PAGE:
Vigorous Exercise and Healthy Habits May Dramatically Reduce Chance of Lethal Prostate Cancer for Men Over 60
- Participants with 5 to 6 points in the health professionals’ group had a 68% decreased risk of lethal prostate cancer, and a 38% decreased risk was observed in the physicians’ group for the same comparison.
- For dietary factors alone, men with 3 points vs those with 0 points had a 46% decreased chance of developing lethal prostate cancer in the health professionals’ group. In the physicians’ group, this decrease was 30%.
- Lethal prostate cancer risk among American men over 60 would be cut by 15% if they consumed at least seven servings of tomatoes per week, by 17% if they consumed at least one serving of fatty fish per week, by 12% if they reduced processed meat intake, and by 3% by not smoking.
A study that tracked tens of thousands of middle-aged and older men for more than 20 years has found that vigorous exercise and other healthy lifestyle habits may cut their chances of developing a lethal type of prostate cancer by up to 68%.
While most prostate cancers are clinically indolent, a minority of patients are diagnosed with aggressive disease that invades the bone and other organs, and is ultimately fatal. Stacey Kenfield, ScD, of the University of California, San Francisco (UCSF), and a team of researchers at UCSF and Harvard, focused on this variant of prostate cancer to determine if exercise, diet, and smoke-free status might have life-saving benefits.
In the study, published by Kenfield et al in the Journal of the National Cancer Institute, the researchers analyzed data from two American studies: the Health Professionals Follow-Up Study, which tracked more than 42,000 males aged 40 to 75 from 1986 to 2010; and a second, the Physicians’ Health Study, which followed more than 20,000 males aged 40 to 84 from 1982 to 2010.
To gauge the effects of lifestyle habits, the researchers developed a score based on the results of the health professionals survey and then applied it to the physicians’ study. They assigned 1 point for each affirmative response to questions about regular intense exercise that induced sweating, body mass index (BMI) under 30, tobacco-free status for a minimum of 10 years, high intake of fatty fish, high intake of tomatoes, and low intake of processed meat.
To reduce error, participants had to be free of diagnosed cancer at the start of the study, and a 4-year lag was imposed to rule out those who unknowingly had lethal prostate cancer, which was determined by evidence of “prostate cancer death or metastasis to the bones or other organs, excluding the lymph nodes.” Cases were confirmed through medical records and pathology reports, and cause of death was determined primarily by death certificate and medical record, and secondarily by next of kin.
The researchers identified 576 cases of lethal prostate cancer in the health professionals’ group and 337 cases in the physicians’ group. Participants with 5 to 6 points in the health professionals’ group had a 68% decreased risk of lethal prostate cancer, and a 38% decreased risk was observed in the physicians’ group for the same comparison.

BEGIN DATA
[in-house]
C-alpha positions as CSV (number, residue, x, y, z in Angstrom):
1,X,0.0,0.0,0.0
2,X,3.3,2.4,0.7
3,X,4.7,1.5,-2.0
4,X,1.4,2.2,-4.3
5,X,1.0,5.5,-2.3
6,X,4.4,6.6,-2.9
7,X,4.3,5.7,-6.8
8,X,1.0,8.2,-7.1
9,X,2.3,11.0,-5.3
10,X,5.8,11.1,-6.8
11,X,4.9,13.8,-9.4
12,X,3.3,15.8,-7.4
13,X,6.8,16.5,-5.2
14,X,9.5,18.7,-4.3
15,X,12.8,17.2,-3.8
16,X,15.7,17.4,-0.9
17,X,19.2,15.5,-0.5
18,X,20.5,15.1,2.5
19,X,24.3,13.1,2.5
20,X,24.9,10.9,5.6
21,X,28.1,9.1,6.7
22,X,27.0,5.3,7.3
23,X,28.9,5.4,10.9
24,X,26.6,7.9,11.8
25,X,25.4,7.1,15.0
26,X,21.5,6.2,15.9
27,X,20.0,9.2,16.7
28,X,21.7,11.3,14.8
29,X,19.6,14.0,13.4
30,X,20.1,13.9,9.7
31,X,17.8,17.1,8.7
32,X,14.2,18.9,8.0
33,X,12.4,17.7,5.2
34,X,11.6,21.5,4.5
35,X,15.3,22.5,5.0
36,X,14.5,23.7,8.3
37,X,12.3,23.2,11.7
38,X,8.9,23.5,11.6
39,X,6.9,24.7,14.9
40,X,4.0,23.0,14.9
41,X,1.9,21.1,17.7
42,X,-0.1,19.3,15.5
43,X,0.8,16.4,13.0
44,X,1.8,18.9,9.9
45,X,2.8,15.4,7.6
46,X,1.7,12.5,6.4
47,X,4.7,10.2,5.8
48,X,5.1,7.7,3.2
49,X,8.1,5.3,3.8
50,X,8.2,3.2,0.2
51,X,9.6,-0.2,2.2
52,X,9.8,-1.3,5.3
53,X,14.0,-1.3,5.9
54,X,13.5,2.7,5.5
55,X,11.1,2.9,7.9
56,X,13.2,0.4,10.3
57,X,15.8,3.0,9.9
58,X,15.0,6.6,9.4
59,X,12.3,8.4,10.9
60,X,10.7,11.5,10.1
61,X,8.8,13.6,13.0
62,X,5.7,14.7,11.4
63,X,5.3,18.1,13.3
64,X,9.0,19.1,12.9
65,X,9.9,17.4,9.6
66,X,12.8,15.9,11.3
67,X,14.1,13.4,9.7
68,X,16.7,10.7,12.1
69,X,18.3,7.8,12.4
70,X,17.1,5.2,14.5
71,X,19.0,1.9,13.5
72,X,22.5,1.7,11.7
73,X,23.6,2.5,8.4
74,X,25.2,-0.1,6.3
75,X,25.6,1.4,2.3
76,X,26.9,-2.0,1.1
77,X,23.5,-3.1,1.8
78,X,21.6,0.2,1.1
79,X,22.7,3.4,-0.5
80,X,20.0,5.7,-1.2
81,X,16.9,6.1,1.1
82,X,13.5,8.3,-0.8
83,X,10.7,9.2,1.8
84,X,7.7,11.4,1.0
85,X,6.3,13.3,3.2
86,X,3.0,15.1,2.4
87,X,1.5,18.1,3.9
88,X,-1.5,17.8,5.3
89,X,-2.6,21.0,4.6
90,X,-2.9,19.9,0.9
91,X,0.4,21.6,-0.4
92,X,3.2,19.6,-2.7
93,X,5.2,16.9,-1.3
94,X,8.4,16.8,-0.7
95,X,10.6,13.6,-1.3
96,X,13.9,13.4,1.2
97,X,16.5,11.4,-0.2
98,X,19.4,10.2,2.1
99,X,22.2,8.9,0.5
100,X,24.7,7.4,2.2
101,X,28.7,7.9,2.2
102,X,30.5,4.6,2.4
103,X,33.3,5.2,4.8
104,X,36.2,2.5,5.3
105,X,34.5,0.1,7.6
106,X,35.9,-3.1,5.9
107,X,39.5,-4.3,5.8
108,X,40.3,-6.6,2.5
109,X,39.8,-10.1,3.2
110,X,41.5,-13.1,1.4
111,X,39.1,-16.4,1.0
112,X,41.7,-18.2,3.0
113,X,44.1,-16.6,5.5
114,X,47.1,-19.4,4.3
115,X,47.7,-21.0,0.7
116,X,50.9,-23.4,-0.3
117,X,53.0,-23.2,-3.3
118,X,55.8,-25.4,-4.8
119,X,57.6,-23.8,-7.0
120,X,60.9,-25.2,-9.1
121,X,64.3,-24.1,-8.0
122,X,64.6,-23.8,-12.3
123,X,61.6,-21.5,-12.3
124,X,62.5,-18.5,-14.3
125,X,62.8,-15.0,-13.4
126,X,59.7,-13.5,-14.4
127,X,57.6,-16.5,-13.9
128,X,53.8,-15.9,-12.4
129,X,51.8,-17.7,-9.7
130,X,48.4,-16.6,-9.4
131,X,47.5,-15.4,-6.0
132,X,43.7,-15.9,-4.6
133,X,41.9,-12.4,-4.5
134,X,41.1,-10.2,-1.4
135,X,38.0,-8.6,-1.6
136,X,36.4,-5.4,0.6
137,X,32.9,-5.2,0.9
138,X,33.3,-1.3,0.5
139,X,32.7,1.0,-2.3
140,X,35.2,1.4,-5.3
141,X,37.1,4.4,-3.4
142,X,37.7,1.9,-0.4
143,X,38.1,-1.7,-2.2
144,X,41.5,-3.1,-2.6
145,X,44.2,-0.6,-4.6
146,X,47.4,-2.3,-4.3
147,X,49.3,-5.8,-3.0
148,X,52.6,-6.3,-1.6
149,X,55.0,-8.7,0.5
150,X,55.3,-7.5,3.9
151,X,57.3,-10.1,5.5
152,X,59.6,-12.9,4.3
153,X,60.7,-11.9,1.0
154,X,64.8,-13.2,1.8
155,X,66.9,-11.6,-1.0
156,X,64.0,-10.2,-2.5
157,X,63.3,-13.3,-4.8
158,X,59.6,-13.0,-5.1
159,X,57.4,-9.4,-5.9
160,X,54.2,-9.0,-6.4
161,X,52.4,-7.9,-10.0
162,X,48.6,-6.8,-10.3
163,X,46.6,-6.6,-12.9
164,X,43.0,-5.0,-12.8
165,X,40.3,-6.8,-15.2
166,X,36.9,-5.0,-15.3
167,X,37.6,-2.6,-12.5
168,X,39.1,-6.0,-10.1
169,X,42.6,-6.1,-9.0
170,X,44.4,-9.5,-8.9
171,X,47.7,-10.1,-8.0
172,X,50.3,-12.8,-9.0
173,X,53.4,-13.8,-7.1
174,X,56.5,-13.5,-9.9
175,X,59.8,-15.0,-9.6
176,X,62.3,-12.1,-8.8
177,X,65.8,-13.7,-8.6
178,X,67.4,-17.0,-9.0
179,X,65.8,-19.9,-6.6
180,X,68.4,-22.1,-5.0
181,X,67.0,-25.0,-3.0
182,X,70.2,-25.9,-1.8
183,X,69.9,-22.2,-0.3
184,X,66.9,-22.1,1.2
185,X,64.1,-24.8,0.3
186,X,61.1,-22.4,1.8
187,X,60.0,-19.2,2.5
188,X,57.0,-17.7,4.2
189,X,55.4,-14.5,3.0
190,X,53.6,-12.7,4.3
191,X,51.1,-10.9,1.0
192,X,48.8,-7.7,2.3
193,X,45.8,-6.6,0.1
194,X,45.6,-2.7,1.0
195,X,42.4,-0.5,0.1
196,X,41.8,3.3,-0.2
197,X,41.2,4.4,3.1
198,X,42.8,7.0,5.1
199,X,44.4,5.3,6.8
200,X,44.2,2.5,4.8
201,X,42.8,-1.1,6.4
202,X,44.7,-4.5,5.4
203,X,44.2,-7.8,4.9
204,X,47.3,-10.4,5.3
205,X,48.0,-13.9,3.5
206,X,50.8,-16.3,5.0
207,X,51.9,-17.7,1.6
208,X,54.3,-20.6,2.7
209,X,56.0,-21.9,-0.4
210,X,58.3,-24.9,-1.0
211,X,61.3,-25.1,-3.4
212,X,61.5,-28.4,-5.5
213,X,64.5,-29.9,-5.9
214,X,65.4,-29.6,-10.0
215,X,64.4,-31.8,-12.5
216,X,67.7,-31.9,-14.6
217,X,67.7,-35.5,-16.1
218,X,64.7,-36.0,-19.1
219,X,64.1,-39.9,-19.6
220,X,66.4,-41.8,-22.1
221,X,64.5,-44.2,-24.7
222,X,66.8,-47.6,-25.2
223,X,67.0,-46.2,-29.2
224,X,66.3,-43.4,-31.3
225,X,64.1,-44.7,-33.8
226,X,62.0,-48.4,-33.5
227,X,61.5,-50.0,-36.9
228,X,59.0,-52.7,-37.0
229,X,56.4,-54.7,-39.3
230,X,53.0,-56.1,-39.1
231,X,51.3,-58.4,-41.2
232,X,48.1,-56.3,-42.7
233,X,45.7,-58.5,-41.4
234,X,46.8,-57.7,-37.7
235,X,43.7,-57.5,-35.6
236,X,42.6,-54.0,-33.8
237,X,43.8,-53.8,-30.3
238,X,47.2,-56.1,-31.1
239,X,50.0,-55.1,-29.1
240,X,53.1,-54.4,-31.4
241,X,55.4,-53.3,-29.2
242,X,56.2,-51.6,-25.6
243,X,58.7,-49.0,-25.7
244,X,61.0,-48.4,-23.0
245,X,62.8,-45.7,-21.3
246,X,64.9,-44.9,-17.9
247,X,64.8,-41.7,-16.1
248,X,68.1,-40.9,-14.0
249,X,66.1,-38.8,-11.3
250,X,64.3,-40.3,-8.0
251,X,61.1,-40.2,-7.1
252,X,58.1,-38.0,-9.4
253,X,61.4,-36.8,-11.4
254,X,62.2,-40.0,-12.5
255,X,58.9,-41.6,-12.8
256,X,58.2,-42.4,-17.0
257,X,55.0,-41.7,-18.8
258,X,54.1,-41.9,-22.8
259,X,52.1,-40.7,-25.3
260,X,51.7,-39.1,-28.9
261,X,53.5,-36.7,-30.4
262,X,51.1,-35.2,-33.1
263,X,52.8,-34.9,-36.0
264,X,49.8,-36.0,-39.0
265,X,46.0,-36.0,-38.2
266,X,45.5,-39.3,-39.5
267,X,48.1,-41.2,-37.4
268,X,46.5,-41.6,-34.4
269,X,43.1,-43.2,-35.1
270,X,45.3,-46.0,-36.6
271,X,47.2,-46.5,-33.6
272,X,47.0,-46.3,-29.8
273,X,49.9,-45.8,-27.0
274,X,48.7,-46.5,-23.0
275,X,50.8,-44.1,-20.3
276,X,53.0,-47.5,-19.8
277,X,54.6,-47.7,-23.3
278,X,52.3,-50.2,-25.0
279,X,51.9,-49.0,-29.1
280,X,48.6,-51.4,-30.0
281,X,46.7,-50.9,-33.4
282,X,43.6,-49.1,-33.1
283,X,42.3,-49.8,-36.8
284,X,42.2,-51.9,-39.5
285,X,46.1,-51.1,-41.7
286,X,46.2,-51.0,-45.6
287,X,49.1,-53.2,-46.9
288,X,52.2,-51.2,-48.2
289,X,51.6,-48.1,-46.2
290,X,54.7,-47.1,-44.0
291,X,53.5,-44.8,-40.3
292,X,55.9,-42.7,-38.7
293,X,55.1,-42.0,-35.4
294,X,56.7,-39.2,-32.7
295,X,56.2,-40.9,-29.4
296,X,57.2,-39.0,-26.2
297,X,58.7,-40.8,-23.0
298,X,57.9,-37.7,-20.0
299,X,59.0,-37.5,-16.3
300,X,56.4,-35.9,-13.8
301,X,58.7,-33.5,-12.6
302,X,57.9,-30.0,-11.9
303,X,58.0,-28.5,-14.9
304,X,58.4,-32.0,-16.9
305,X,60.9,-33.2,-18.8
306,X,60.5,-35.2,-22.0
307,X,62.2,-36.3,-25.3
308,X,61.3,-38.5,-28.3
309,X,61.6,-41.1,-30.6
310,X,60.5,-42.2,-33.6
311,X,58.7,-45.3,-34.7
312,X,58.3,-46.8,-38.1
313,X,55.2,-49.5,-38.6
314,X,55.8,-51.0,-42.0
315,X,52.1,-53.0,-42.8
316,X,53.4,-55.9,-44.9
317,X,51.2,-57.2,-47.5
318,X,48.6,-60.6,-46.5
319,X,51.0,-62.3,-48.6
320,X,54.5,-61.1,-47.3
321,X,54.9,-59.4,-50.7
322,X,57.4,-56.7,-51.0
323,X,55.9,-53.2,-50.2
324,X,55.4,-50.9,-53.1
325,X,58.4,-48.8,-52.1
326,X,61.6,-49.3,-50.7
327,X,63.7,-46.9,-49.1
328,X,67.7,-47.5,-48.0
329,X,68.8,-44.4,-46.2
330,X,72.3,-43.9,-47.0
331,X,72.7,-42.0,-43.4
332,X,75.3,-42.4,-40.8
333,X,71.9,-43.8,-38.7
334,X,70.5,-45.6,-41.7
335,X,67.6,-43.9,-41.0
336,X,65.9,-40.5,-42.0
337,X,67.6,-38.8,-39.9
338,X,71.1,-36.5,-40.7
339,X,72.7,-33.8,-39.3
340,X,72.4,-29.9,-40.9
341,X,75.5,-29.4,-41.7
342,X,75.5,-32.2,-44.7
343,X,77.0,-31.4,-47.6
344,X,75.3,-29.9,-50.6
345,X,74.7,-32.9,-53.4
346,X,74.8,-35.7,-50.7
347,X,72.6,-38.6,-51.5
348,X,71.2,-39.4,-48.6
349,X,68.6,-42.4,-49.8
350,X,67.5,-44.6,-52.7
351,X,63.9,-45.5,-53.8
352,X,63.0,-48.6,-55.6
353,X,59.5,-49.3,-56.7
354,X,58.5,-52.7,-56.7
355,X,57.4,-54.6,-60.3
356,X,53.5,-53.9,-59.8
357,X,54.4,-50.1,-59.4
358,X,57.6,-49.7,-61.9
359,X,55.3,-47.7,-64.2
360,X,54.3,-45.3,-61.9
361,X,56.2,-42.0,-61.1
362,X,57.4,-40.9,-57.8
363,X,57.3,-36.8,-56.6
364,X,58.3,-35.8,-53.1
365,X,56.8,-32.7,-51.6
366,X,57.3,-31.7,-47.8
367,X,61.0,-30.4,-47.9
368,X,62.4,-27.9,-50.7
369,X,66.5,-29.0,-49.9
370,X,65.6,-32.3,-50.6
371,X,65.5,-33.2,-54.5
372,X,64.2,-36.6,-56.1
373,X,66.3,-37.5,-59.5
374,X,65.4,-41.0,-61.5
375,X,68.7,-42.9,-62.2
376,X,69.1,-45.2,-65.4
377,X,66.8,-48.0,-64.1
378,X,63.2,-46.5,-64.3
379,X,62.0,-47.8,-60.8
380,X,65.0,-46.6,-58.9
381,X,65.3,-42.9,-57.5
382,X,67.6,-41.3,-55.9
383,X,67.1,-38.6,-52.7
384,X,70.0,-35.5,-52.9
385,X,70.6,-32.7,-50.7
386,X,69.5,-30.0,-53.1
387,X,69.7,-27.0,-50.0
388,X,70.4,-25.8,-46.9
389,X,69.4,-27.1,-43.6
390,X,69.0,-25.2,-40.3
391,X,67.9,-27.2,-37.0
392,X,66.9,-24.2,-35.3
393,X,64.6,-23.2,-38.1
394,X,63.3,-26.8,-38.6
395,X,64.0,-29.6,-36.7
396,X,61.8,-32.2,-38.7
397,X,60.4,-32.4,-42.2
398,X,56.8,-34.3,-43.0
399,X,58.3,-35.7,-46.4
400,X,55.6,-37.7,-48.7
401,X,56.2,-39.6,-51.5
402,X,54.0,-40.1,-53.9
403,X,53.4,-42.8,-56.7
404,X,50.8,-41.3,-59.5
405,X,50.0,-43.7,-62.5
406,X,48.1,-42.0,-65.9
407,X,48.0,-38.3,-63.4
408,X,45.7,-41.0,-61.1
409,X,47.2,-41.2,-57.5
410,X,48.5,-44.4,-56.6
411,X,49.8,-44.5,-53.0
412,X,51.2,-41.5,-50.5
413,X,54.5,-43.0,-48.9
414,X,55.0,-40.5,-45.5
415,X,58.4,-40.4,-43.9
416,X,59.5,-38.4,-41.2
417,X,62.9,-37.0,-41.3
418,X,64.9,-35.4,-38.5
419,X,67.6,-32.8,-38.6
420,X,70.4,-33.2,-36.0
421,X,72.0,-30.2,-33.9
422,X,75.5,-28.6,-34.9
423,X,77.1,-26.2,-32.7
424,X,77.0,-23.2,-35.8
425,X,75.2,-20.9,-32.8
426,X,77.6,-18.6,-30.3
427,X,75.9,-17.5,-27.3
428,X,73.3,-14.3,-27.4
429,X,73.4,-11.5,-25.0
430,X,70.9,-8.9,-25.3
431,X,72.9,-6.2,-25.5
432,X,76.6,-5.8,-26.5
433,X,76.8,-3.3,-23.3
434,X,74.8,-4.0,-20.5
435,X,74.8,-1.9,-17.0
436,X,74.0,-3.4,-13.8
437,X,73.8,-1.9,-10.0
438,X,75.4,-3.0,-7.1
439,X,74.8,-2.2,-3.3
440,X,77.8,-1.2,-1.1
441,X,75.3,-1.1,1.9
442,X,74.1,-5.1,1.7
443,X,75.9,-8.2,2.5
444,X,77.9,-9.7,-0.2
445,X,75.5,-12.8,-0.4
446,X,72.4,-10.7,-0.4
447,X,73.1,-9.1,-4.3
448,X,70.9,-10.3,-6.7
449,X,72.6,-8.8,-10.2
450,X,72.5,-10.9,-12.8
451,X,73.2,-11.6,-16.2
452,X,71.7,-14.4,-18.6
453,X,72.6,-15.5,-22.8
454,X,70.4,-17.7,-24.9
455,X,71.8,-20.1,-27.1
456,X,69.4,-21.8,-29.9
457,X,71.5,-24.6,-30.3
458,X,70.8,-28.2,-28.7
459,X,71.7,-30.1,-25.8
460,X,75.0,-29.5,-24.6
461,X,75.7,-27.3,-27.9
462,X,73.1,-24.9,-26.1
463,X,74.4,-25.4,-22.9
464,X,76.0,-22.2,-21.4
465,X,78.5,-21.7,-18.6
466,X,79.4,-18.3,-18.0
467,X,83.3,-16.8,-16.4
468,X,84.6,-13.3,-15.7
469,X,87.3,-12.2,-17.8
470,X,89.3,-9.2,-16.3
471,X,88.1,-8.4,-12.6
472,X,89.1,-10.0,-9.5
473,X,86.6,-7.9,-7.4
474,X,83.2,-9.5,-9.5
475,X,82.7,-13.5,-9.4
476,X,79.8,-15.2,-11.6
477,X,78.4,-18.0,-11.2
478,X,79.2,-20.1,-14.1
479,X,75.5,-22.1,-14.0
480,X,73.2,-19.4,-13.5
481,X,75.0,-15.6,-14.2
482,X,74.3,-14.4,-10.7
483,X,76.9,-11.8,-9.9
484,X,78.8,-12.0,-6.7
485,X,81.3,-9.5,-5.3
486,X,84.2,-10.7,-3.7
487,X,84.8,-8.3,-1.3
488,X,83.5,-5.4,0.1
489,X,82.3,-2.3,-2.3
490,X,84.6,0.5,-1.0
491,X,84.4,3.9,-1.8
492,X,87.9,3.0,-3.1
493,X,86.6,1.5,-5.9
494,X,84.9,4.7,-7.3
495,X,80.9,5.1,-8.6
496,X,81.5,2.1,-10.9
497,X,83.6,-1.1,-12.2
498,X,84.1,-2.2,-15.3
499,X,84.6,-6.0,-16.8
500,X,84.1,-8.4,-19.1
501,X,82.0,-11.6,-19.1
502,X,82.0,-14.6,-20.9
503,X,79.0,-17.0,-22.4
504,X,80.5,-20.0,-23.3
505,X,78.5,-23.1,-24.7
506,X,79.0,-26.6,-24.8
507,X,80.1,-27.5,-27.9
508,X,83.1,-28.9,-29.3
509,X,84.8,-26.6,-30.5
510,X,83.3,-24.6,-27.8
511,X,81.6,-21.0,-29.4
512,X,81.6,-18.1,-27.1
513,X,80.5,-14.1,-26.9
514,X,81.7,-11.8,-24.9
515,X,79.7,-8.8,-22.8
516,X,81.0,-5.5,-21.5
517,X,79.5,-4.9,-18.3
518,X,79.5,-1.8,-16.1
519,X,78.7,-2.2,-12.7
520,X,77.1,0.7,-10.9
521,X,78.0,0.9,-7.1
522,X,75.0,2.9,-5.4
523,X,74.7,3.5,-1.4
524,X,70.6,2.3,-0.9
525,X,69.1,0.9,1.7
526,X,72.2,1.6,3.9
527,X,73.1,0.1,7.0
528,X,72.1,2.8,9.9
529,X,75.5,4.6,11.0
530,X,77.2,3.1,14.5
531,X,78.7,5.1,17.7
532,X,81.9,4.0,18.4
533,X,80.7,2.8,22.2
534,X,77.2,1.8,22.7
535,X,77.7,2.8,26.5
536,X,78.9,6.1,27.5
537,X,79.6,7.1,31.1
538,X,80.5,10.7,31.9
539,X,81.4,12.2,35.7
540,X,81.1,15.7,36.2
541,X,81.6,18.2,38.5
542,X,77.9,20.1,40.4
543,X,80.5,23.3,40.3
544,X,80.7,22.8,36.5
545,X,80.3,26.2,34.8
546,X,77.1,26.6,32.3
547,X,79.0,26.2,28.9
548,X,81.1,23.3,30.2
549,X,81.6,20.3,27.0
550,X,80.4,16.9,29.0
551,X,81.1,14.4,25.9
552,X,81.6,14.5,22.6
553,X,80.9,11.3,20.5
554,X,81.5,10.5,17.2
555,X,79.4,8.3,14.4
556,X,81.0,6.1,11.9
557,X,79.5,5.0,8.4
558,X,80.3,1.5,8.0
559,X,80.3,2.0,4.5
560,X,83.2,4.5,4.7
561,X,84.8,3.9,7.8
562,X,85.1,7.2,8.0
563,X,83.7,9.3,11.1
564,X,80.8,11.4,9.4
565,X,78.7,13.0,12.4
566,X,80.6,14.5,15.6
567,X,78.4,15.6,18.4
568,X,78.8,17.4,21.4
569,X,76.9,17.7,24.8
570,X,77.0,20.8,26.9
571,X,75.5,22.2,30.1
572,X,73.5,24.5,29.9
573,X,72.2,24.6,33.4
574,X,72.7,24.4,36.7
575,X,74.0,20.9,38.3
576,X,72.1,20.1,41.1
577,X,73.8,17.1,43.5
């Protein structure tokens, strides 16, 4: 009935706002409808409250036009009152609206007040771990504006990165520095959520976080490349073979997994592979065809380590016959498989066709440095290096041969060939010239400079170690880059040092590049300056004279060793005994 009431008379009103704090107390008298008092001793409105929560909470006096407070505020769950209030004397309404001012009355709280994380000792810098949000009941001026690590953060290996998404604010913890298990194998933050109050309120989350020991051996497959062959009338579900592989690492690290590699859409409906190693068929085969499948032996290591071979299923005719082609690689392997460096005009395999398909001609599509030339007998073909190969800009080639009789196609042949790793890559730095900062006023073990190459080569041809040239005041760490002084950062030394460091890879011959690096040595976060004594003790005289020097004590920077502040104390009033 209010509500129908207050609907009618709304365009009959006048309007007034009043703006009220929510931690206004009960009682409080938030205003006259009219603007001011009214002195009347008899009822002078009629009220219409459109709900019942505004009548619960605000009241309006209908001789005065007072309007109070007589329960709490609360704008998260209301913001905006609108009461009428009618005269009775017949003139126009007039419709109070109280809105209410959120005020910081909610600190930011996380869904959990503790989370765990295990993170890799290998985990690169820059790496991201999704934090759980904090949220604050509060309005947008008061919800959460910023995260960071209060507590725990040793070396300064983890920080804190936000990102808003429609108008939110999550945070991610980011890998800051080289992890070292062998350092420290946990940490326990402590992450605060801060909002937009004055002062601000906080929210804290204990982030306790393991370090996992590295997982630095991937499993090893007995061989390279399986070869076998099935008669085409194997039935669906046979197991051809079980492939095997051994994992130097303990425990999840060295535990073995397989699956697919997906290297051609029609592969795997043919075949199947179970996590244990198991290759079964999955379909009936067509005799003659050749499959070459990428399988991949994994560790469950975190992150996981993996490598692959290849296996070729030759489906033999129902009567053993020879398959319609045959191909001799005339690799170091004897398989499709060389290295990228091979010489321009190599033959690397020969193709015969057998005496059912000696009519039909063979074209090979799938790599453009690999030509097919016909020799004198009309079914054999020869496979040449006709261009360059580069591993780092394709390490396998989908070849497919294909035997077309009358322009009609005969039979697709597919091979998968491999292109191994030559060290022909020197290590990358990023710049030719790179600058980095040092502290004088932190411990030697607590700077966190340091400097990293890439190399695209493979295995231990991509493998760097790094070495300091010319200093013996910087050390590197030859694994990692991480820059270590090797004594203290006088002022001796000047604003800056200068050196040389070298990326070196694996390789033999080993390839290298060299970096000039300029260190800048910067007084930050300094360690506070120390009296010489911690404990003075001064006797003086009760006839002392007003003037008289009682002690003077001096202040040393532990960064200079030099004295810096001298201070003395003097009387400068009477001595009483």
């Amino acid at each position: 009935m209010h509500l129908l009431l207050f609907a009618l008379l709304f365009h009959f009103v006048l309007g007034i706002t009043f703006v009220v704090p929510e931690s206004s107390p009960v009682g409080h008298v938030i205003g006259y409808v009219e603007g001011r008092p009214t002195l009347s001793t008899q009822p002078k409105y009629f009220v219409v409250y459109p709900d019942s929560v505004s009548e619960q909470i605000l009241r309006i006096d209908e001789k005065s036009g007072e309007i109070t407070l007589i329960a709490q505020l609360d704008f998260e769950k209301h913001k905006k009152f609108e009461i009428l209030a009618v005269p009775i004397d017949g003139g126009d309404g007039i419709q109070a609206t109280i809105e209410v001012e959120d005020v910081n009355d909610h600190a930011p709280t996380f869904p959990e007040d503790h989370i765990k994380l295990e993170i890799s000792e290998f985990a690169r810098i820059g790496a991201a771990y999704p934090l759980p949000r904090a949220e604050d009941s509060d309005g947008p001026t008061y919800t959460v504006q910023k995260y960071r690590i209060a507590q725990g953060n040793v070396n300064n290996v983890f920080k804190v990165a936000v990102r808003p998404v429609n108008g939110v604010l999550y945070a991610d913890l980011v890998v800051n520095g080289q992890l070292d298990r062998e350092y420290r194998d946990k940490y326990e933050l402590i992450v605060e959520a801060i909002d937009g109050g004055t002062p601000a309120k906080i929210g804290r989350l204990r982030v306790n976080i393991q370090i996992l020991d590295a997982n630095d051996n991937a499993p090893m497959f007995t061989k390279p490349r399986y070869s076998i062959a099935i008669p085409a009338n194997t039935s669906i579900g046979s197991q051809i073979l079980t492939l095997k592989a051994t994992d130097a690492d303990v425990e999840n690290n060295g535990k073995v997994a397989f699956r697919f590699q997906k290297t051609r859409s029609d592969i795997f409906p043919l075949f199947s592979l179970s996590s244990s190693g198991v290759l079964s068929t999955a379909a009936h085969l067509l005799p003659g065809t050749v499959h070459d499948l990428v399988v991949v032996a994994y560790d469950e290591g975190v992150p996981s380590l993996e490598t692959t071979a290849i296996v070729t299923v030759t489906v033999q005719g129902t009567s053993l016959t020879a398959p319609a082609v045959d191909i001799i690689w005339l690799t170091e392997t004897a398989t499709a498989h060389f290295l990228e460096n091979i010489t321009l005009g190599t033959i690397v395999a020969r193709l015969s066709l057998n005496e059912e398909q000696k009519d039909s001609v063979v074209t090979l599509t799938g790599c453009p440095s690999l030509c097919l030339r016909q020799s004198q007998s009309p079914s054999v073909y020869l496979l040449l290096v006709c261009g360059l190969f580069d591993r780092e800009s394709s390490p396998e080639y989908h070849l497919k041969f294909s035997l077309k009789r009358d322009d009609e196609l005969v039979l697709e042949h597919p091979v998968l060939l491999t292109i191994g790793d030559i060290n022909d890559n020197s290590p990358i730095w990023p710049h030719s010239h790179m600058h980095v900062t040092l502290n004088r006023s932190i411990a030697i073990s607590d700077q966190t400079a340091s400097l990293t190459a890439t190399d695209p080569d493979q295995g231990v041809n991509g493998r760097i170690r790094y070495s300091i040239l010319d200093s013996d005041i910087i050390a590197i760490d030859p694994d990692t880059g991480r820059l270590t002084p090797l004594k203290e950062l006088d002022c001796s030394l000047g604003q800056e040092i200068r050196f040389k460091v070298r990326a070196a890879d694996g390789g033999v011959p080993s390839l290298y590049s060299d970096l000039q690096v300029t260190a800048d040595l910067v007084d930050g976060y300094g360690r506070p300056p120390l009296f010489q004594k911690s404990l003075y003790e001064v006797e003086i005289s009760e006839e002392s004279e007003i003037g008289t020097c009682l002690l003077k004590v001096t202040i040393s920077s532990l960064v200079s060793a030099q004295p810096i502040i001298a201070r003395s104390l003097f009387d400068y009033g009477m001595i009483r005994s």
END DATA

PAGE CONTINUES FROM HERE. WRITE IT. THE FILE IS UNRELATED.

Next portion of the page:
For dietary factors alone, men with 3 points vs those with 0 points had a 46% decreased chance of developing lethal prostate cancer in the health professionals’ group. In the physicians’ group, this decrease was 30%.
While there were fewer cases and less detailed data collected in the physicians’ study, the score was similar in both populations, indicating the potential benefit of healthy lifestyle habits in warding off lethal prostate cancer, said the authors.
“We estimated that 47% of lethal prostate cancer cases would be prevented in the United States if men over 60 had five or more of these healthy habits,” said Dr. Kenfield, Assistant Professor in the Department of Urology at UCSF Medical Center and formerly of the Department of Medicine at Harvard Medical School in Boston, where the study was initiated.
“It’s interesting that vigorous activity had the highest potential impact on prevention of lethal prostate cancer. We calculated the population-attributable risk for American men over 60 and estimated that 34% of lethal prostate cancer would be reduced if all men exercised to the point of sweating for at least 3 hours a week,” Dr. Kenfield said.
The researchers also calculated that lethal prostate cancer among American men over 60 would be cut by 15% if they consumed at least seven servings of tomatoes per week and that 17% would be spared this diagnosis if they consumed at least one serving of fatty fish per week. Reducing intake of processed meats would cut the risk by 12%, they reported. In contrast, the population-attributed risk for smoking was 3%, largely because the majority of older American men are long-term nonsmokers.
“This study underscores the ongoing need for more effective prevention measures and policies to increase exercise, improve diet quality, and reduce tobacco use in our population,” said June M. Chan, ScD, from the Departments of Urology and Epidemiology & Biostatistics at UCSF. “It takes cooperation and effort from multiple areas, like insurance companies, employers, policymakers, and city planners, to figure out how to creatively support and encourage more exercise into most busy adults’ working day. These lifestyle habits align with other recommendations to prevent diabetes and heart disease.”